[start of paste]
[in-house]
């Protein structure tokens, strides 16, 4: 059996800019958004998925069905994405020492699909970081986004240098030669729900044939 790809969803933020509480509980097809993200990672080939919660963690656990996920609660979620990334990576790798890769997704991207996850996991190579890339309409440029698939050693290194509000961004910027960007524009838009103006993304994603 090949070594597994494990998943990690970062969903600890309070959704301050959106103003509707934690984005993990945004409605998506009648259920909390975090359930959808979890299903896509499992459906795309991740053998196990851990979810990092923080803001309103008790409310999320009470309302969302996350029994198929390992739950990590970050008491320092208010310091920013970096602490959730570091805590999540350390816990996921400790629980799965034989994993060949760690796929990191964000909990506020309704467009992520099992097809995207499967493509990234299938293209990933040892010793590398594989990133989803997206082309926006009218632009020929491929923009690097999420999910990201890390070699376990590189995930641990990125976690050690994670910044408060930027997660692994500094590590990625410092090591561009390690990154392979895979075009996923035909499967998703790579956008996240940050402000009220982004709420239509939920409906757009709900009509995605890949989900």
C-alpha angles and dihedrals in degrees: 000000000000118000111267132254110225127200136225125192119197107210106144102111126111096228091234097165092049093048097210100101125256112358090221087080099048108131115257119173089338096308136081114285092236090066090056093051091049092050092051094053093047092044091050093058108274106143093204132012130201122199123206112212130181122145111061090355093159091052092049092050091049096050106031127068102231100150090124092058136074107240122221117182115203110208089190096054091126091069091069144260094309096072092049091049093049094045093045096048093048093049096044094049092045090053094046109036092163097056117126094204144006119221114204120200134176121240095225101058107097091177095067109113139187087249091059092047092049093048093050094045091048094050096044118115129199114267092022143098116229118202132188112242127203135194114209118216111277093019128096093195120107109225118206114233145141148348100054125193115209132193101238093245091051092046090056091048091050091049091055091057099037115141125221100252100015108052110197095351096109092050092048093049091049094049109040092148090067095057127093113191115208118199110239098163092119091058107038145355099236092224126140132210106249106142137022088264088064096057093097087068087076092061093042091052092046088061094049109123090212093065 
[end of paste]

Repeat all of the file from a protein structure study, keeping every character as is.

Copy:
[in-house]
């Protein structure tokens, strides 16, 4: 059996800019958004998925069905994405020492699909970081986004240098030669729900044939 790809969803933020509480509980097809993200990672080939919660963690656990996920609660979620990334990576790798890769997704991207996850996991190579890339309409440029698939050693290194509000961004910027960007524009838009103006993304994603 090949070594597994494990998943990690970062969903600890309070959704301050959106103003509707934690984005993990945004409605998506009648259920909390975090359930959808979890299903896509499992459906795309991740053998196990851990979810990092923080803001309103008790409310999320009470309302969302996350029994198929390992739950990590970050008491320092208010310091920013970096602490959730570091805590999540350390816990996921400790629980799965034989994993060949760690796929990191964000909990506020309704467009992520099992097809995207499967493509990234299938293209990933040892010793590398594989990133989803997206082309926006009218632009020929491929923009690097999420999910990201890390070699376990590189995930641990990125976690050690994670910044408060930027997660692994500094590590990625410092090591561009390690990154392979895979075009996923035909499967998703790579956008996240940050402000009220982004709420239509939920409906757009709900009509995605890949989900």
C-alpha angles and dihedrals in degrees: 000000000000118000111267132254110225127200136225125192119197107210106144102111126111096228091234097165092049093048097210100101125256112358090221087080099048108131115257119173089338096308136081114285092236090066090056093051091049092050092051094053093047092044091050093058108274106143093204132012130201122199123206112212130181122145111061090355093159091052092049092050091049096050106031127068102231100150090124092058136074107240122221117182115203110208089190096054091126091069091069144260094309096072092049091049093049094045093045096048093048093049096044094049092045090053094046109036092163097056117126094204144006119221114204120200134176121240095225101058107097091177095067109113139187087249091059092047092049093048093050094045091048094050096044118115129199114267092022143098116229118202132188112242127203135194114209118216111277093019128096093195120107109225118206114233145141148348100054125193115209132193101238093245091051092046090056091048091050091049091055091057099037115141125221100252100015108052110197095351096109092050092048093049091049094049109040092148090067095057127093113191115208118199110239098163092119091058107038145355099236092224126140132210106249106142137022088264088064096057093097087068087076092061093042091052092046088061094049109123090212093065 